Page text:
Have you ever been in the room or even on stage when a game just fell flat? None of us walk into the room, hoping our games bomb, but the reality is we've all been there before. Games can hold tremendous power in your services, gatherings, and events. The right game led by the right person can energize your room like nothing else…IF everything goes well. This big "if" leads to the unfortunate truth that sometimes our games just bomb.
I believe there are four common reasons our games have come up short in the past, and I also believe there are four simple solutions to ensure it never happens again. Let’s jump right in.
It’s Too Complicated
This is the most common reason our games bomb, and I believe it comes from the best of desires. We want our games to be engaging and not too simple. I've fallen into the trap before thinking, "If it's too simple, they will get bored, so why not add this?" This thought process is exactly that…a trap.
Here are a few things to keep in mind when planning your games. First, keep your instructions to sixty seconds or less. Students don't want to spend five minutes learning the game and then twenty seconds playing it. If you can keep your instructions short and sweet, any game is made better when you have more time to play it.
Second, remember that we don’t want to diffuse a bomb. We are simply trying to play a game. If you can keep the layers of the game light and maintain a clear view of the win condition, then you are already moving towards a successful game. Your game isn’t meant to induce stress or heavy thinking before you dive into your sermon. You want your students to lighten up and relax from the stress they brought with them into the room!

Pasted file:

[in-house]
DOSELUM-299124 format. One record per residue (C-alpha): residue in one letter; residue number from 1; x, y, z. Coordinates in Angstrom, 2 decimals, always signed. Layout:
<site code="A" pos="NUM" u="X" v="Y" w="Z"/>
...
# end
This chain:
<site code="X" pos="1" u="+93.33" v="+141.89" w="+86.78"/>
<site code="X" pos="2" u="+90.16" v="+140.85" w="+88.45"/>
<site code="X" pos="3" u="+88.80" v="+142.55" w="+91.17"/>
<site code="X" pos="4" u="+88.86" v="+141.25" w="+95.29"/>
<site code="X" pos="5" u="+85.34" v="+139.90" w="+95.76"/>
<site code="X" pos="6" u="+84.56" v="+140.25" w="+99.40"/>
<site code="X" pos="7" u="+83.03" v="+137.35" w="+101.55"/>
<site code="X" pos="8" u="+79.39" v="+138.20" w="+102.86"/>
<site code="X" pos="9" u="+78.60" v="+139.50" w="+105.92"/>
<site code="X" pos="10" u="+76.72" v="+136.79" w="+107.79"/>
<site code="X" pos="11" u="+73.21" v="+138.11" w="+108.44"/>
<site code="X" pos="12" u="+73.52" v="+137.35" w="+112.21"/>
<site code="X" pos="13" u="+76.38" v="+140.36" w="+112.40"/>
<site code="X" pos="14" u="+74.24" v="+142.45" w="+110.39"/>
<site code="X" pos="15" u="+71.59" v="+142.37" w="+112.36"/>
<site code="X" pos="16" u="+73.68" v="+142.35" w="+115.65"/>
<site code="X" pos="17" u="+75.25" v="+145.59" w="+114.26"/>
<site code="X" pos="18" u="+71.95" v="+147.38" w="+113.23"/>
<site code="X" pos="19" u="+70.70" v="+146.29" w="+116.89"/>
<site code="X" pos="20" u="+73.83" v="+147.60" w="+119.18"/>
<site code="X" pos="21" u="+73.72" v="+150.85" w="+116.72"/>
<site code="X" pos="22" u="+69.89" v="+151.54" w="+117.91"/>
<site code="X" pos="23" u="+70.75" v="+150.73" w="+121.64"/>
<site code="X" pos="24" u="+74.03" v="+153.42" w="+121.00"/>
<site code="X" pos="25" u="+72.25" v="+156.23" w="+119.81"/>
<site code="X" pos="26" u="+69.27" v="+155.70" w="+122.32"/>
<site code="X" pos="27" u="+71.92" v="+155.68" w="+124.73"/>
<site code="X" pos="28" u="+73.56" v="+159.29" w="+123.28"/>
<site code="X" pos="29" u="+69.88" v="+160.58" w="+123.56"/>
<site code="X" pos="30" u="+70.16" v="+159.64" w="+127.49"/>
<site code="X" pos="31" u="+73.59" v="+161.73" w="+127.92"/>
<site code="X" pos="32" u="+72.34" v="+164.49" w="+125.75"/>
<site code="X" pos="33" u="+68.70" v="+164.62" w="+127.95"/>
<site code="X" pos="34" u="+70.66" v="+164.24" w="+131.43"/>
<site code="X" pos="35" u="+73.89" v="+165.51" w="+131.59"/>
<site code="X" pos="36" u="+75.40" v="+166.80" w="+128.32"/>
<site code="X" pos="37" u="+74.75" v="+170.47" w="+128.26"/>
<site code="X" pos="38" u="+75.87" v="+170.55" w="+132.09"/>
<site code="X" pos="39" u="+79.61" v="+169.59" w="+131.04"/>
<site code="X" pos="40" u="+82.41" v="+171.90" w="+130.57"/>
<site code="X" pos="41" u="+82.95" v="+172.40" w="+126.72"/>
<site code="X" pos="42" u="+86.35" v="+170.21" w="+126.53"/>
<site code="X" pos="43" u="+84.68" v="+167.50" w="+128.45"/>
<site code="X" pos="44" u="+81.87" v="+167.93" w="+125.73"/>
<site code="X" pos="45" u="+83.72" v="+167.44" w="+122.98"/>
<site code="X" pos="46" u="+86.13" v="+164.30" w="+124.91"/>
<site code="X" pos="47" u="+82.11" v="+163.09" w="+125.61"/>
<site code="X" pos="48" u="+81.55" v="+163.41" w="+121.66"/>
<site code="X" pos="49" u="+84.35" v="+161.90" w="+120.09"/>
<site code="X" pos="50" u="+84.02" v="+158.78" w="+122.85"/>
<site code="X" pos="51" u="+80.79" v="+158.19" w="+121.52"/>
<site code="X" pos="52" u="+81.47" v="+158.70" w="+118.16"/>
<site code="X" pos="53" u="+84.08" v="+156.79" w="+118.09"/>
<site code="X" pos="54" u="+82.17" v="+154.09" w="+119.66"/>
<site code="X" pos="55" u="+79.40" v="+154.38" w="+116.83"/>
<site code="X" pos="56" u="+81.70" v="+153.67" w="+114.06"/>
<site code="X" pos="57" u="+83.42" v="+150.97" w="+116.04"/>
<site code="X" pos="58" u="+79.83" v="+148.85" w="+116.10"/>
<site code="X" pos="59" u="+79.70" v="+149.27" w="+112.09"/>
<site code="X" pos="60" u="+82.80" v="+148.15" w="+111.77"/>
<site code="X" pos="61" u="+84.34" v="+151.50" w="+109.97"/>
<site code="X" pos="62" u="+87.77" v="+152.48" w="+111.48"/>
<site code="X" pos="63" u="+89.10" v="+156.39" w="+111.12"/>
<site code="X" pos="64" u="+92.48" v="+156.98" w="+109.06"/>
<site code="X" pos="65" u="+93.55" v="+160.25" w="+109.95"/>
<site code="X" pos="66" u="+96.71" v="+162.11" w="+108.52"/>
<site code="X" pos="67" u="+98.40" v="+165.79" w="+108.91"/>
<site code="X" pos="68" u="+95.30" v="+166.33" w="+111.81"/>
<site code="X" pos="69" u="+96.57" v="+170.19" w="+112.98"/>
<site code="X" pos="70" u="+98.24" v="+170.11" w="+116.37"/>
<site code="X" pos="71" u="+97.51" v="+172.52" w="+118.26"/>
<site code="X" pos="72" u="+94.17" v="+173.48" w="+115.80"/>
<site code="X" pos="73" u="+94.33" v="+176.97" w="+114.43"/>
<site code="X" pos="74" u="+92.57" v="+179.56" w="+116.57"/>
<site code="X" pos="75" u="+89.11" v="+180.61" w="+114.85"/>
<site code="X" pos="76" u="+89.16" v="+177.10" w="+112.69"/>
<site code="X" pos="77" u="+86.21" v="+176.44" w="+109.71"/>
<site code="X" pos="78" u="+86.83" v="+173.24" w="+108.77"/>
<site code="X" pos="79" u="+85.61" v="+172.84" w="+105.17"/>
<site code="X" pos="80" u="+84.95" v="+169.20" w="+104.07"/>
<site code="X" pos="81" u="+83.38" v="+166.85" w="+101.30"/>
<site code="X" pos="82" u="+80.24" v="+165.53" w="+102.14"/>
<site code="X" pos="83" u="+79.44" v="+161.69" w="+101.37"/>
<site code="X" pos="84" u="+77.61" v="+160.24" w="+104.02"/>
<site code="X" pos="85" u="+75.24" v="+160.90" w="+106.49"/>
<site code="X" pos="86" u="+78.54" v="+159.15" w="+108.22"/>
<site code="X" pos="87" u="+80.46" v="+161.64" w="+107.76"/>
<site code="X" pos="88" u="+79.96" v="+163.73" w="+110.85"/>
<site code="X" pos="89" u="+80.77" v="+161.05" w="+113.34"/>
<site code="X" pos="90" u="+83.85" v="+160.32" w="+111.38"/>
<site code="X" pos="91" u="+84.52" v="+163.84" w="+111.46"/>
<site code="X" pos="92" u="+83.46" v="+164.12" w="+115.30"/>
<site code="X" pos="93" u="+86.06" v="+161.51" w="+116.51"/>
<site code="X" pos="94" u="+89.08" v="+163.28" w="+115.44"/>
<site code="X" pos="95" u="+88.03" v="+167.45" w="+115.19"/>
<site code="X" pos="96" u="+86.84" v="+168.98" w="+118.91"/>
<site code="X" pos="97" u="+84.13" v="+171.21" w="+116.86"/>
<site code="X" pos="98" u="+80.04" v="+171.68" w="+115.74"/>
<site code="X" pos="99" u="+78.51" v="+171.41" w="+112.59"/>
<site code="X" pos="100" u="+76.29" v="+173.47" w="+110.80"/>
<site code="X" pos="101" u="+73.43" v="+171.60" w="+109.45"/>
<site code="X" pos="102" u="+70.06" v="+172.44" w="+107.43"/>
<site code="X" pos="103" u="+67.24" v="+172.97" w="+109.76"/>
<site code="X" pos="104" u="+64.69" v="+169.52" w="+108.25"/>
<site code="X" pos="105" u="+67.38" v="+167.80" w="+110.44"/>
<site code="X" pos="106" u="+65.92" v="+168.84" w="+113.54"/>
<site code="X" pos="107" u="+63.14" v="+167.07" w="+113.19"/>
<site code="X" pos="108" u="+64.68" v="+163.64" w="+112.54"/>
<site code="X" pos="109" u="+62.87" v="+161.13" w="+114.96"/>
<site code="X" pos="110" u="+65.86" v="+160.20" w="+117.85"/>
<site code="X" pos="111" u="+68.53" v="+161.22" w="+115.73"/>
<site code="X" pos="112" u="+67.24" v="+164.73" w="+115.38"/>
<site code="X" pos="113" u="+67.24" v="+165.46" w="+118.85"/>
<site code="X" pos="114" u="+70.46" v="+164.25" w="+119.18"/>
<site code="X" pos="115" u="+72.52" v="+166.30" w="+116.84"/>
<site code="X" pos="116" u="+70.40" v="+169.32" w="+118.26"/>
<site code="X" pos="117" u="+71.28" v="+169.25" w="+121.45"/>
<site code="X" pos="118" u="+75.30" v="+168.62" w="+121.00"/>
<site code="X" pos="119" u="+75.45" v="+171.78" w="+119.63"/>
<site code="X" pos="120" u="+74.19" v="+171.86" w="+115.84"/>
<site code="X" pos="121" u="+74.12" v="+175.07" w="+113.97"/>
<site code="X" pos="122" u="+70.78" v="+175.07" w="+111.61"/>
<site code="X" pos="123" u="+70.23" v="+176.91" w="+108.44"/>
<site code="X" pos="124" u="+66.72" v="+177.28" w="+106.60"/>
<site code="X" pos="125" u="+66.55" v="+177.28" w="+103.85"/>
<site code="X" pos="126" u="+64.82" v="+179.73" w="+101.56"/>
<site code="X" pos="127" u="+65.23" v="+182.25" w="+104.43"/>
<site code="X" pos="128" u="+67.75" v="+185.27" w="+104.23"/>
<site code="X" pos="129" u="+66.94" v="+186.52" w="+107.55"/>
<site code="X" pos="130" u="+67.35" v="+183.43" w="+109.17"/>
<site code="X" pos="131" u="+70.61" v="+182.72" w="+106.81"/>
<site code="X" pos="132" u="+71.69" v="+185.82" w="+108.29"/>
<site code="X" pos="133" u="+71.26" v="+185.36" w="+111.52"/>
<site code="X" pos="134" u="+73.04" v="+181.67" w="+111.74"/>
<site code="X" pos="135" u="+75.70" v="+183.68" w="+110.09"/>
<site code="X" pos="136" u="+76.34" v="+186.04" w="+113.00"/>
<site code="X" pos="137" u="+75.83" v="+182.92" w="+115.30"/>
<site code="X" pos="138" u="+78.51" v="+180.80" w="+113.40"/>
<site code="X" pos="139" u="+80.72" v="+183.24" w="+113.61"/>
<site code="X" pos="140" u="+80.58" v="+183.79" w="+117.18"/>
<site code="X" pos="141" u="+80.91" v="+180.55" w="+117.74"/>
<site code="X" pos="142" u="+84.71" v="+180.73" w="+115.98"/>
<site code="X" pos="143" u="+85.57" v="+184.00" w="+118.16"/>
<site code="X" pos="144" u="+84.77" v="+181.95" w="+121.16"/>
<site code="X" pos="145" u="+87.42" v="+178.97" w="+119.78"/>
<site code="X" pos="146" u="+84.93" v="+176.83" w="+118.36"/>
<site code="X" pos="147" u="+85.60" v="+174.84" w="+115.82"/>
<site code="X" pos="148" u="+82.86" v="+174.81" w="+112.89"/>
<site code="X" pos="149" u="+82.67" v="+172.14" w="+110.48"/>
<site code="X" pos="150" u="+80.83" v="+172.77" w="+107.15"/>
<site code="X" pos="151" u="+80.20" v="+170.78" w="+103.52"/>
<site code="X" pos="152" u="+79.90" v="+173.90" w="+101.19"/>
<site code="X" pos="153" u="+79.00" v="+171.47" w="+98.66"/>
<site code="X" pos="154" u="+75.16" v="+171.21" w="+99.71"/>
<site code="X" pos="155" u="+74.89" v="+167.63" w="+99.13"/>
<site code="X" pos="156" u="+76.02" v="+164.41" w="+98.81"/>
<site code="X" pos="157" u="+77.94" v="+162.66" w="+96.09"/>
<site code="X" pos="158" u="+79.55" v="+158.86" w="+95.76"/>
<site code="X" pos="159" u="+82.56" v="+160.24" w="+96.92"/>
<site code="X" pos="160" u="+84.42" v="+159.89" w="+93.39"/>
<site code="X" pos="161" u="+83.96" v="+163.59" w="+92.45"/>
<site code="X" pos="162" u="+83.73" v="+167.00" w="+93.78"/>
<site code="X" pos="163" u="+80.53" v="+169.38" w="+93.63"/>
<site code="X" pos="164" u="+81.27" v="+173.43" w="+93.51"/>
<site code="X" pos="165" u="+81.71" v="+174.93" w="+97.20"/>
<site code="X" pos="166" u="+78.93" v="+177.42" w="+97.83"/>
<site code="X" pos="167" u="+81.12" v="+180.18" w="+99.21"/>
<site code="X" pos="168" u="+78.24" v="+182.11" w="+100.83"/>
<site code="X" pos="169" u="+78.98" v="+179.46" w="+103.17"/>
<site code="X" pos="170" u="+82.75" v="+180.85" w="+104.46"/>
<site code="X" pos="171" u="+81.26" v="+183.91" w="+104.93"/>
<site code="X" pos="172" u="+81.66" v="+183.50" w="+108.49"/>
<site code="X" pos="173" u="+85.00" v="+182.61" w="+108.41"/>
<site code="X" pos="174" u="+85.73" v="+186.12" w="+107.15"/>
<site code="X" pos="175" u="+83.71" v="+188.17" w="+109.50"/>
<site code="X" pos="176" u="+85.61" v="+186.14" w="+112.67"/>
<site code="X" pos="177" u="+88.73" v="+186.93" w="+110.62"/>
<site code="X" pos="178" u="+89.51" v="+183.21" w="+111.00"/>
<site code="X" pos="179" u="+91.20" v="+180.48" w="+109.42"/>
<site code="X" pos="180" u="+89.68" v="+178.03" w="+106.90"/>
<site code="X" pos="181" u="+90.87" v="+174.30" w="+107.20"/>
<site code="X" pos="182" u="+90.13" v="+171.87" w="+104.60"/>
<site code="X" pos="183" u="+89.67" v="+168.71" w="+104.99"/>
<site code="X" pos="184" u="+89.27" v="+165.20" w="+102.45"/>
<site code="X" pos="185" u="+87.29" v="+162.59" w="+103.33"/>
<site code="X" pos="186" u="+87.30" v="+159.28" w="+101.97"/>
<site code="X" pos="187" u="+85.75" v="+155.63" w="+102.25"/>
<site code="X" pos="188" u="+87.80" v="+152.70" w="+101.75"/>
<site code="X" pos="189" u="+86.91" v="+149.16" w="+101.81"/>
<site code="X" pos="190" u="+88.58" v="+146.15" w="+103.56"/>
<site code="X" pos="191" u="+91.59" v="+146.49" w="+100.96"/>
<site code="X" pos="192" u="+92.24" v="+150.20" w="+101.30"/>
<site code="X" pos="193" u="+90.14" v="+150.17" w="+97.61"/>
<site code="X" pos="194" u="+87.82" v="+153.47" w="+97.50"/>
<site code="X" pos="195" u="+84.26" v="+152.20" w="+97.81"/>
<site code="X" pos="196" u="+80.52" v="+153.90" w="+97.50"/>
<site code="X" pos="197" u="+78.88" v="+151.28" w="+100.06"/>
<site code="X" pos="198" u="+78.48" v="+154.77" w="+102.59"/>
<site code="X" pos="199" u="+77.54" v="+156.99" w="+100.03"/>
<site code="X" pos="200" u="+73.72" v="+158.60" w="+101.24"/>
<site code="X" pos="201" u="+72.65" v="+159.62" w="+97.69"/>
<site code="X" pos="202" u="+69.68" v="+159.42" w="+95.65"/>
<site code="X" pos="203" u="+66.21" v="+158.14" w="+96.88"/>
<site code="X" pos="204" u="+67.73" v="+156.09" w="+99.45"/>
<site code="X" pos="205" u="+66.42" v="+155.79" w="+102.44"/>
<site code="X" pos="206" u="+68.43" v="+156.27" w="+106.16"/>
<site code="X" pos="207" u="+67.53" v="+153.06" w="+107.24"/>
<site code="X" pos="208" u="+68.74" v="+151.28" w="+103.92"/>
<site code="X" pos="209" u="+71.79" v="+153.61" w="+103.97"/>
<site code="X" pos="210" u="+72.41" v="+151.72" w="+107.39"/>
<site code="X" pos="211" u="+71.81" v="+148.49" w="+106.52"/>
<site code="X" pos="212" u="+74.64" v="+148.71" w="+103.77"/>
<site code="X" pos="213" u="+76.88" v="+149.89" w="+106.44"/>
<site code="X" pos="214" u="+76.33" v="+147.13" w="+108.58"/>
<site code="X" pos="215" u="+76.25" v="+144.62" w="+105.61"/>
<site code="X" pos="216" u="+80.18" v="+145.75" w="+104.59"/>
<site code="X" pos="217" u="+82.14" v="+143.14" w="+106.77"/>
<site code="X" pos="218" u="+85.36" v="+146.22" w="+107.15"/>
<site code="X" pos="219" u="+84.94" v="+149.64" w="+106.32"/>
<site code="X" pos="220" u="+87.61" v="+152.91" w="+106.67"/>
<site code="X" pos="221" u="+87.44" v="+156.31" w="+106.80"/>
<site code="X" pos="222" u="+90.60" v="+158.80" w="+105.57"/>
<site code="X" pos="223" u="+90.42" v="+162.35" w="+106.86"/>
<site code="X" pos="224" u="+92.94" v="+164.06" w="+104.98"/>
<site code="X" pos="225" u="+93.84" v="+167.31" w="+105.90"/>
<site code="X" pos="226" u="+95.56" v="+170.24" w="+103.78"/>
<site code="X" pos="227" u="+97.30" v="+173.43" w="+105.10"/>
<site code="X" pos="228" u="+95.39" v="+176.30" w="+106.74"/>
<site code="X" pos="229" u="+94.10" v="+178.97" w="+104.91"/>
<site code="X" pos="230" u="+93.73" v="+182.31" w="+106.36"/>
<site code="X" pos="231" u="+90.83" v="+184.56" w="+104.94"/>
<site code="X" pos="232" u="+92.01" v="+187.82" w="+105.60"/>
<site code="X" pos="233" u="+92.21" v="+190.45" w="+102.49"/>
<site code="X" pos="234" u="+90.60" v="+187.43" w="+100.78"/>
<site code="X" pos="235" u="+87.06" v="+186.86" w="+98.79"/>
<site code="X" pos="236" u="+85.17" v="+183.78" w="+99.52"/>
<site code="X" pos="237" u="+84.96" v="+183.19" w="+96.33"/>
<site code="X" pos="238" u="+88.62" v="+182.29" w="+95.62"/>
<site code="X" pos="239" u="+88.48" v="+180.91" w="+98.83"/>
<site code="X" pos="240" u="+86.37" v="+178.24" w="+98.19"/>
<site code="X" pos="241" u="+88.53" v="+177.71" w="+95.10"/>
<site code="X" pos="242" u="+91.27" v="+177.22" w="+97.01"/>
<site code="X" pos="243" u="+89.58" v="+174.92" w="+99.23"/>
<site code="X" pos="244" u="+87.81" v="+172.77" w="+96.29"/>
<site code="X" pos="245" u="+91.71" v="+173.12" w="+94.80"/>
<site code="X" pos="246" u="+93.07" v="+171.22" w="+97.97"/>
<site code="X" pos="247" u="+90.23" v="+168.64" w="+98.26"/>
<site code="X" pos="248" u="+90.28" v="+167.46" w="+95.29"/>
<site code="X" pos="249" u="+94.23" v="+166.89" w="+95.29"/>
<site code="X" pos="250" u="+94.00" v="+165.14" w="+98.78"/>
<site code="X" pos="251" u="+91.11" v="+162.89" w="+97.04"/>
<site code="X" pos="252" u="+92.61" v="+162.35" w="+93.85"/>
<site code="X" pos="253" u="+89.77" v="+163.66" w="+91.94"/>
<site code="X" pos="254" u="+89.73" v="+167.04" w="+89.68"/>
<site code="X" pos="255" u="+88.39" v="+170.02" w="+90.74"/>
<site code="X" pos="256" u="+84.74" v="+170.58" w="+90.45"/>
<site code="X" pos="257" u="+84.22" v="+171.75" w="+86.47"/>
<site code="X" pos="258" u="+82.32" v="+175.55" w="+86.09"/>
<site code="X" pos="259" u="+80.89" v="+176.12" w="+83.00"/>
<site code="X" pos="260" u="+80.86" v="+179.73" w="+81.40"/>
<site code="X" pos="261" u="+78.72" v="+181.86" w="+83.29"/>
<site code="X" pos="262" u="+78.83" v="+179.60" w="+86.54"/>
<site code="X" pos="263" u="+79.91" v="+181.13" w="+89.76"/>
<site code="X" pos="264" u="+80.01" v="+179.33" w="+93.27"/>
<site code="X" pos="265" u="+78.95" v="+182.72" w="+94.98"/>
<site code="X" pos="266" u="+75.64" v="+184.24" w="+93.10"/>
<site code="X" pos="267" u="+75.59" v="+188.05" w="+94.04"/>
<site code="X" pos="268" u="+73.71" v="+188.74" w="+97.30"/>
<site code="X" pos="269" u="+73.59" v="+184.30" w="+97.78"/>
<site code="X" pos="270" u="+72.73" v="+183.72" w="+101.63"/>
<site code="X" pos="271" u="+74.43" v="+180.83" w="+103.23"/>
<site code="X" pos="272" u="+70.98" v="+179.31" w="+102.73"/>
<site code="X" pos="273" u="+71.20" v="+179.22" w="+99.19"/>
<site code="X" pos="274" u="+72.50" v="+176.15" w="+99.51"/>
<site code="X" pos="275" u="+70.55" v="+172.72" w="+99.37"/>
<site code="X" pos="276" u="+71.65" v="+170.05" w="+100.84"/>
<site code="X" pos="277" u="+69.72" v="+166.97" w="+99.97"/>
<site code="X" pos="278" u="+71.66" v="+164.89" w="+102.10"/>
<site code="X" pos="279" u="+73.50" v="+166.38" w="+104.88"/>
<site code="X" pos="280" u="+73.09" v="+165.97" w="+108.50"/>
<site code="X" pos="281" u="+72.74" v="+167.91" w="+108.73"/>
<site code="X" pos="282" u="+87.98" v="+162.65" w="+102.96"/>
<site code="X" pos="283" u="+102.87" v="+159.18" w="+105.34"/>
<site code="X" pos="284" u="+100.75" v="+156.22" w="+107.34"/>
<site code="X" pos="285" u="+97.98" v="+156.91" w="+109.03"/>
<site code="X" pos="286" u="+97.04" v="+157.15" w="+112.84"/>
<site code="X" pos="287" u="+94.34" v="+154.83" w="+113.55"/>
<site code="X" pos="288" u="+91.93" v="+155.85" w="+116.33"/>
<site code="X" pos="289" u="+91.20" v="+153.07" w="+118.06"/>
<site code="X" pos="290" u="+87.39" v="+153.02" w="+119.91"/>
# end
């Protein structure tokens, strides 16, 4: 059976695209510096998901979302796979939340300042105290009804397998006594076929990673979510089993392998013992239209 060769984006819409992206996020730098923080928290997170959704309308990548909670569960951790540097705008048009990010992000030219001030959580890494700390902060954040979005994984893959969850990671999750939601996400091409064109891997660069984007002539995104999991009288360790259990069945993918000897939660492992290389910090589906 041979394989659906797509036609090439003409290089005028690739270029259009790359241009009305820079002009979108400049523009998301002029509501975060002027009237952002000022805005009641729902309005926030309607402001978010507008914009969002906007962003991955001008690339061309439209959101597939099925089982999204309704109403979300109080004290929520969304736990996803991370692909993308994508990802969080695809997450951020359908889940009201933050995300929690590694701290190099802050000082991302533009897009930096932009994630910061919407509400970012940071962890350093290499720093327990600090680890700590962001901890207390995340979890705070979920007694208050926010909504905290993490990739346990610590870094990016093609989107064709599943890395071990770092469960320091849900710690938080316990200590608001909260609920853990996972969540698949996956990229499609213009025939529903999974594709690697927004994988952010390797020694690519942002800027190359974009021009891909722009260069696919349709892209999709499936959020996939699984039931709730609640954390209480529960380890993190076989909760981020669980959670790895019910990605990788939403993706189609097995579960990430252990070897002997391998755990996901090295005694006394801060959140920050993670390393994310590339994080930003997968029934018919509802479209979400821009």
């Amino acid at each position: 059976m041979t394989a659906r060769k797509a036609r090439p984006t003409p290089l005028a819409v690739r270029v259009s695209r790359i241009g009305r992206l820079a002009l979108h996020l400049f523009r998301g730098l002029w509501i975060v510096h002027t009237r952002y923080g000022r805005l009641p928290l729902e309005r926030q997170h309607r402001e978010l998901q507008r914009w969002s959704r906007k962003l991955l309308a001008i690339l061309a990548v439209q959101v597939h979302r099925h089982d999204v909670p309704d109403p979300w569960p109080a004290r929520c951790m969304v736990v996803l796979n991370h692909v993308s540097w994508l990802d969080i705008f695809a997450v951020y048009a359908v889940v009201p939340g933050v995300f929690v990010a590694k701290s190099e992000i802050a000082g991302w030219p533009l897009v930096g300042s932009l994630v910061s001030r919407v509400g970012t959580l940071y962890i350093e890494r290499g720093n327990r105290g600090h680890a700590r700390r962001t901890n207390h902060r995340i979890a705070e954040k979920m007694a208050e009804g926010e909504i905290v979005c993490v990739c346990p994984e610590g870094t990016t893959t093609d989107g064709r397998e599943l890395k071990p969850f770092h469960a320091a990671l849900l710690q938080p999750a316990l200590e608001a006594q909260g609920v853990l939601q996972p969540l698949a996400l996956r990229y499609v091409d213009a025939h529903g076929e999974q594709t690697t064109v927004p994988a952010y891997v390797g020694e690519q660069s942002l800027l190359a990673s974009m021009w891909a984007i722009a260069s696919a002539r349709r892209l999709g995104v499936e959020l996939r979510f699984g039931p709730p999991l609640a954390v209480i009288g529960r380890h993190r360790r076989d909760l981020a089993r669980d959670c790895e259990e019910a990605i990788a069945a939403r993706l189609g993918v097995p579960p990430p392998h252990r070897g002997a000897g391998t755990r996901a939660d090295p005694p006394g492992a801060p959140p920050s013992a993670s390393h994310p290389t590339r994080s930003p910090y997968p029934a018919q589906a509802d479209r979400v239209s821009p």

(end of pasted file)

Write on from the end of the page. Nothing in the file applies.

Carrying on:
Finally, start with your end goal and work from there. If you can create a simple win condition or final result, then you should be able to build a beautiful game from there. Stephen Covey said it about leaders, and it’s true in your games as well. Begin with the end in mind.
You likely could guess the solution to ensure this problem never happens to you again. I’ve used the word multiple times…simple. Solution: Simple Goals Make Excellent Games.
This is the second trap, and it’s one that comes off the heels of success. We played a certain game last week, and our students loved it. Not only did they love it, but they ASKED to play it again. We decide to go with the easy route this week, and we play the game again. We have tasted the sweet joy of this trap, and the convenience is enticing. Here’s the truth: your game can be great once, solid twice, but no game is good enough to be played all semester.
You may be thinking, but my students ASKED to play the game. I hear you, and I’ve heard the same cry from my students in the past. Our job isn’t to give them everything they want though, and our games are no different. If you use a game time after time, then it will eventually become second nature or old to your students.